Oh, you’re probably asking yourself, why didn’t this fool simply get his Thai wife to teach him? It’s a reasonable question. Well, for one thing, when my tee-rak who is from Burriram, speaks Thai, I hear Lao! I swear I can barely understand the woman! (just joking) Her English by the way is quite excellent. Although we have a damned fine relationship, we have never had much luck teaching each other certain things. My attempts back in the U.S. to teach her how to drive were not much fun. Well intended suggestions like “Get your foot off the clutch except when shifting the car” were not taken in the “kindly spirit” in which they were offered. My poor brand new Toyoya RAV 4 echoed my sentiments…loudly! So it was off to Dave’s Driving School, where the mysteries of a standard transmission were set aside for the relative ease of an automatic one.

Those of you ex-pats living in large metropolitan areas have many Thai language schools available. Here in Lampang there are none. So I’ve had to rely on my own limited ability to puzzle things out. This year I finally made an iron-clad resolution to master the Thai alphabet or bust! No more fooling around. Just sit down and grind away at it. Today I am proud to say that I have mastered the last of the Thai language’s 44 consonants! It wasn’t easy. I had to use the “brute force” approach. Just keep writing the letters over and over and over again…everyday! My penmanship is not refined enough that I am about to give up my day job and become a calligrapher…not by a long shot. But I must admit that my Thai letters look a hell of a lot better than some of the chicken scratch I see everyday. I know that I will probably have to continue writing out my daily alphabet for a long time to come, but maintaining knowledge is easier than acquiring it in the first place.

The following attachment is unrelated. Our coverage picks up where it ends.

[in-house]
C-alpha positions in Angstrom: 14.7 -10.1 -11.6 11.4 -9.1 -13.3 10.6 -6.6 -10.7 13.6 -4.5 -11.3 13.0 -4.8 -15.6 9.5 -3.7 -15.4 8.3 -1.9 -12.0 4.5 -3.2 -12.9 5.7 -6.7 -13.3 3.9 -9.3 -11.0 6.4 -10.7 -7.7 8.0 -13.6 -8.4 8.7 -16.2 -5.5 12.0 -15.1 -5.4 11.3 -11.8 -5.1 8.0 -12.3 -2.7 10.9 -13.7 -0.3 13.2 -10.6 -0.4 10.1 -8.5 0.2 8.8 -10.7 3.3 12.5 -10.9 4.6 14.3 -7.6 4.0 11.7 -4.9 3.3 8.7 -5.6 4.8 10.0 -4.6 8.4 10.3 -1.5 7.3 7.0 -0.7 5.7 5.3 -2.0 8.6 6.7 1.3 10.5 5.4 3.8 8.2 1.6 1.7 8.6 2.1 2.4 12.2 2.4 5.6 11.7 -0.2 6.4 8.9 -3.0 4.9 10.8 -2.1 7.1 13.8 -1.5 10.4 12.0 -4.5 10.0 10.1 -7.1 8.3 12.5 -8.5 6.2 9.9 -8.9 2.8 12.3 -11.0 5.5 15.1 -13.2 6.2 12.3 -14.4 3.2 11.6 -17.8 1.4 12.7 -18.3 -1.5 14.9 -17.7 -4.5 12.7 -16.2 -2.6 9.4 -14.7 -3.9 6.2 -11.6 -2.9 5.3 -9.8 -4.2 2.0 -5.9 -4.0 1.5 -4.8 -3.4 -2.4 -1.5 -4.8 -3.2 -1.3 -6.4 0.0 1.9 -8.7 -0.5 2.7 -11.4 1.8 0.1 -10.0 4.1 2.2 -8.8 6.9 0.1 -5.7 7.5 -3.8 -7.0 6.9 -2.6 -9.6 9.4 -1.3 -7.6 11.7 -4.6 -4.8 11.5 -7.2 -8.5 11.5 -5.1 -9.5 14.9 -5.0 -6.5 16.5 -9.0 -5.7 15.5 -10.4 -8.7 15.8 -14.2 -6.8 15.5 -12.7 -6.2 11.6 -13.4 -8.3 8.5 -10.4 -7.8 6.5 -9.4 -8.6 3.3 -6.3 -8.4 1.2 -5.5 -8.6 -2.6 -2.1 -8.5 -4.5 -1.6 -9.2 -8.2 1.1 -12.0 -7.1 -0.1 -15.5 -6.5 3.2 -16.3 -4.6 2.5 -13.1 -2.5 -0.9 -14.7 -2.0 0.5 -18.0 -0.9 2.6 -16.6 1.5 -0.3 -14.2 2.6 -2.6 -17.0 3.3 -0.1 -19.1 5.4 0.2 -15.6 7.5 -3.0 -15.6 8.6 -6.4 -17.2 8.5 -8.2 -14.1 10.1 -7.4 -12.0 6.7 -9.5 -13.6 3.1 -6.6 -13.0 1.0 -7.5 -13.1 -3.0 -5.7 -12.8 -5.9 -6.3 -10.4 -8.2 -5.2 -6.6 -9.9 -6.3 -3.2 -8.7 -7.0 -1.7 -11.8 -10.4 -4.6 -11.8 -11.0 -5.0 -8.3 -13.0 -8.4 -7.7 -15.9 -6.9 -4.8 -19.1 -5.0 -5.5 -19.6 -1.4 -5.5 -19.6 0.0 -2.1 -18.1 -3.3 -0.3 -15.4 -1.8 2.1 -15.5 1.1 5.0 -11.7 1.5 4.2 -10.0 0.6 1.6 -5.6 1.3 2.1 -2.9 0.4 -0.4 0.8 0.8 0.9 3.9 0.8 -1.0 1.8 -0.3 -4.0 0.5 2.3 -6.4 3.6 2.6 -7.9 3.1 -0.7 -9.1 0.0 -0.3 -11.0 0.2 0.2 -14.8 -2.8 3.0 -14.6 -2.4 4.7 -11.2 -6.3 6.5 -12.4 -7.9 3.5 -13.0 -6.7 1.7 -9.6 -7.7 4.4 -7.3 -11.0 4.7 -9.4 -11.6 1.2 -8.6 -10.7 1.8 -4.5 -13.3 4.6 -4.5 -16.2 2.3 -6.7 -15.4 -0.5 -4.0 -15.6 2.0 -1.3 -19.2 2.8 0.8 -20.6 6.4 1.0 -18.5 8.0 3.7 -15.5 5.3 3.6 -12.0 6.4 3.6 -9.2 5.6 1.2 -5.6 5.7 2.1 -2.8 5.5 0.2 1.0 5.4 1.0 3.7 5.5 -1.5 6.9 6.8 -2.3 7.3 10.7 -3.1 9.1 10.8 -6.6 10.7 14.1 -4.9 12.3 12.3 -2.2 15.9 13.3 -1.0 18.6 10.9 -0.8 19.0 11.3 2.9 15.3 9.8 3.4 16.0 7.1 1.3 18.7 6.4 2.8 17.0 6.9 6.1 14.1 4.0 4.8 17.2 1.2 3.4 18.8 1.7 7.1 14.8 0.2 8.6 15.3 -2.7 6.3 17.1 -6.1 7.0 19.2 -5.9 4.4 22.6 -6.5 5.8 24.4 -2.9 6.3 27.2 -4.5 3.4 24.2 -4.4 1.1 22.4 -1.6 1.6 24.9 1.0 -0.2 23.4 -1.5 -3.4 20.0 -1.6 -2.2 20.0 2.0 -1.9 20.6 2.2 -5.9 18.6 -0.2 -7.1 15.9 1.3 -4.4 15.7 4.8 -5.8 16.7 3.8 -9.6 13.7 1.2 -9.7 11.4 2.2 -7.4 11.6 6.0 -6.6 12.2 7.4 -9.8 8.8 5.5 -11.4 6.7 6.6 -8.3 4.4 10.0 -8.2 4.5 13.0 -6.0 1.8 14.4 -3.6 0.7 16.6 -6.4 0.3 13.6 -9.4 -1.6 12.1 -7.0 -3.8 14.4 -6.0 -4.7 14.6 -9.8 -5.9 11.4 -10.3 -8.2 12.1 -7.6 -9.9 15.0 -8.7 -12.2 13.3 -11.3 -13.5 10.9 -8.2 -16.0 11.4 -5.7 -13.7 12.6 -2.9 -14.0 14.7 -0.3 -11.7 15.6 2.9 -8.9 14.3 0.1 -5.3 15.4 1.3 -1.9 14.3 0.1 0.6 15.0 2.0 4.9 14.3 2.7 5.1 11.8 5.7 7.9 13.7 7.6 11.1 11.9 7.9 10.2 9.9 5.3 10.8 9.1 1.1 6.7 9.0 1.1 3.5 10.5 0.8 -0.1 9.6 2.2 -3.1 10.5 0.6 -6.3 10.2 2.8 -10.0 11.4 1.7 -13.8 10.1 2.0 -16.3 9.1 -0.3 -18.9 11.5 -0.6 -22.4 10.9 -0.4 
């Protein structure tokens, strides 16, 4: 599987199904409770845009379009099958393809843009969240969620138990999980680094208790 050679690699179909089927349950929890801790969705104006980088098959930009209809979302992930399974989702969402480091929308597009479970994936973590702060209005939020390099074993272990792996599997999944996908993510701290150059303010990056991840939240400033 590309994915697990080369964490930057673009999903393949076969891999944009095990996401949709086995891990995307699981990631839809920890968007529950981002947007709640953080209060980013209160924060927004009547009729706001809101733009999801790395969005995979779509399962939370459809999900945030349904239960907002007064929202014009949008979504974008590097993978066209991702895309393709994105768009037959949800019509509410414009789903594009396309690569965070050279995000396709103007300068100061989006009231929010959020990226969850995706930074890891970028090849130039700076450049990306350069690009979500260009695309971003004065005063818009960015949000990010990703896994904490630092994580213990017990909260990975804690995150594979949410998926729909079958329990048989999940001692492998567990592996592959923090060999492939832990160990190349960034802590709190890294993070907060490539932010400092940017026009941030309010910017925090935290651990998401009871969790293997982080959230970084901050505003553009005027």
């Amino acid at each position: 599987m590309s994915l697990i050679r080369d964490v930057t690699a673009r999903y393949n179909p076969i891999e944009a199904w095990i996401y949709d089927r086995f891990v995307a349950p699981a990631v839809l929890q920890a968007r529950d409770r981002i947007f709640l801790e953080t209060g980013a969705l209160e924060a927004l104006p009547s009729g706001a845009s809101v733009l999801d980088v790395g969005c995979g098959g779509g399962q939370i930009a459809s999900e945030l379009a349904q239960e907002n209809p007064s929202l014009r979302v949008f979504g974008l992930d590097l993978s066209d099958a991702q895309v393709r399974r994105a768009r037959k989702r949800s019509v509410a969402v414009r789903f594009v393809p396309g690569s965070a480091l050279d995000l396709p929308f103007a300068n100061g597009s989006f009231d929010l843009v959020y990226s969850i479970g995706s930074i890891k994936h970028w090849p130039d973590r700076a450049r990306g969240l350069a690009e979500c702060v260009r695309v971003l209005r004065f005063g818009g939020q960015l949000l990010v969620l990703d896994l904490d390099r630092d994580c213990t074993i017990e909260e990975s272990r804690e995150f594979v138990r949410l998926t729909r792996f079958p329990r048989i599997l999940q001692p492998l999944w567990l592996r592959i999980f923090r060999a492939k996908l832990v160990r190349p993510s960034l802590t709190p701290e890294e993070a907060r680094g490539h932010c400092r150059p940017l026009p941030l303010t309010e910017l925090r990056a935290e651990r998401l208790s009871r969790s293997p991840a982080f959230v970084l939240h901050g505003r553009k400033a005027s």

Now for your elucidation, here is what it’s taken me years to drum into my head. The transliteration is my own. It’s the way I remember, so don’t write to me bitching that this is NOT the way it should be! I have run my pronunciation for each letter by the Thai teachers I work with, and it’s just fine. Oh by the way, there is no easy little ABC song for Thai, although there is some kind of chanting litany. It has never been of the slightest help to me, as it doesn’t exactly stick in the mind. In Thai you remember by saying the name of the letter followed by an associated word. These illustrations come from http://www.thai-language.com/. They have an excellent dictionary there where you can hear each of these letters and many words pronounced.



Gaw gai (rooster)



Kaw kai (egg)



Kaw kuat (bottle)



Kaw kwai (buffalo)



Kaw kuhn (person)



Kaw ra-kawng (large bell)



gnaw gnu (snake)


Jaw jahn (plate)



Chaw chaw-ching (small cymbals)


Chaw chang (elephant)



Saw so (chain)



Chaw chewk-a-chew (tree)



Yaw ying (woman)



Daaw cha-dat (hat used in classical dancing)


Dtaaw pa-tak (spear)



Thaaw thaan (pedestal)



Thaww nong-man-toe (character from the Ramayana)



Thaww poo-tau ( elder)



Naw naw-nehn (novice monk)



Daw daw-dek (child)



Tau tau-tow (turtle)



Tau tung (sack)



Tau ta-hahn (soldier)



Tau tung (flag)



Naw new (rat)



Baw bai-mai (tree leaf)



Baw pbla (fish)



Paw pung (bee)



Faw fah (lid)


Paw pan (a tray to place offerings for a monk)


Faw fun (teeth)


Paw paw-som-pow

(a sailing ship)


Maw ma


Yaw yahk (a character from the Ramayana)


Raw ruah (boat)


Law ling (monkey)


Wah wan (ring)


Saw ru-see (a hermit or ascetic)


Saw sa-la (Thai Gazebo)



Raw ru-ah (tiger)


Haw heep (a chest)


Laaw ju-la (kite)


Aw ahng (basin for washing)


Haw nok-hoo (owl)

There you have it! What is missing here are the “tones”, rising, falling etc. Of course you may have noticed that there is something else missing from this list…the vowels! There are at least 15 characters that serve as vowel sound! Damn it! Just when I think I’m on easy street, its back to slaving away in a practice book! Oh well, this shouldn’t take me that long to master…I hope! In the meantime I can already puzzle out simple words. Soon I may actually be able to really learn how to read! Undoubtedly I will have to carry around a dictionary for the rest of my life, but at least someday I may be able to read what my students spend all of their time reading…comic books!

Images used with the kind permission of: thailanguage.com

Stickman's thoughts:

Nice!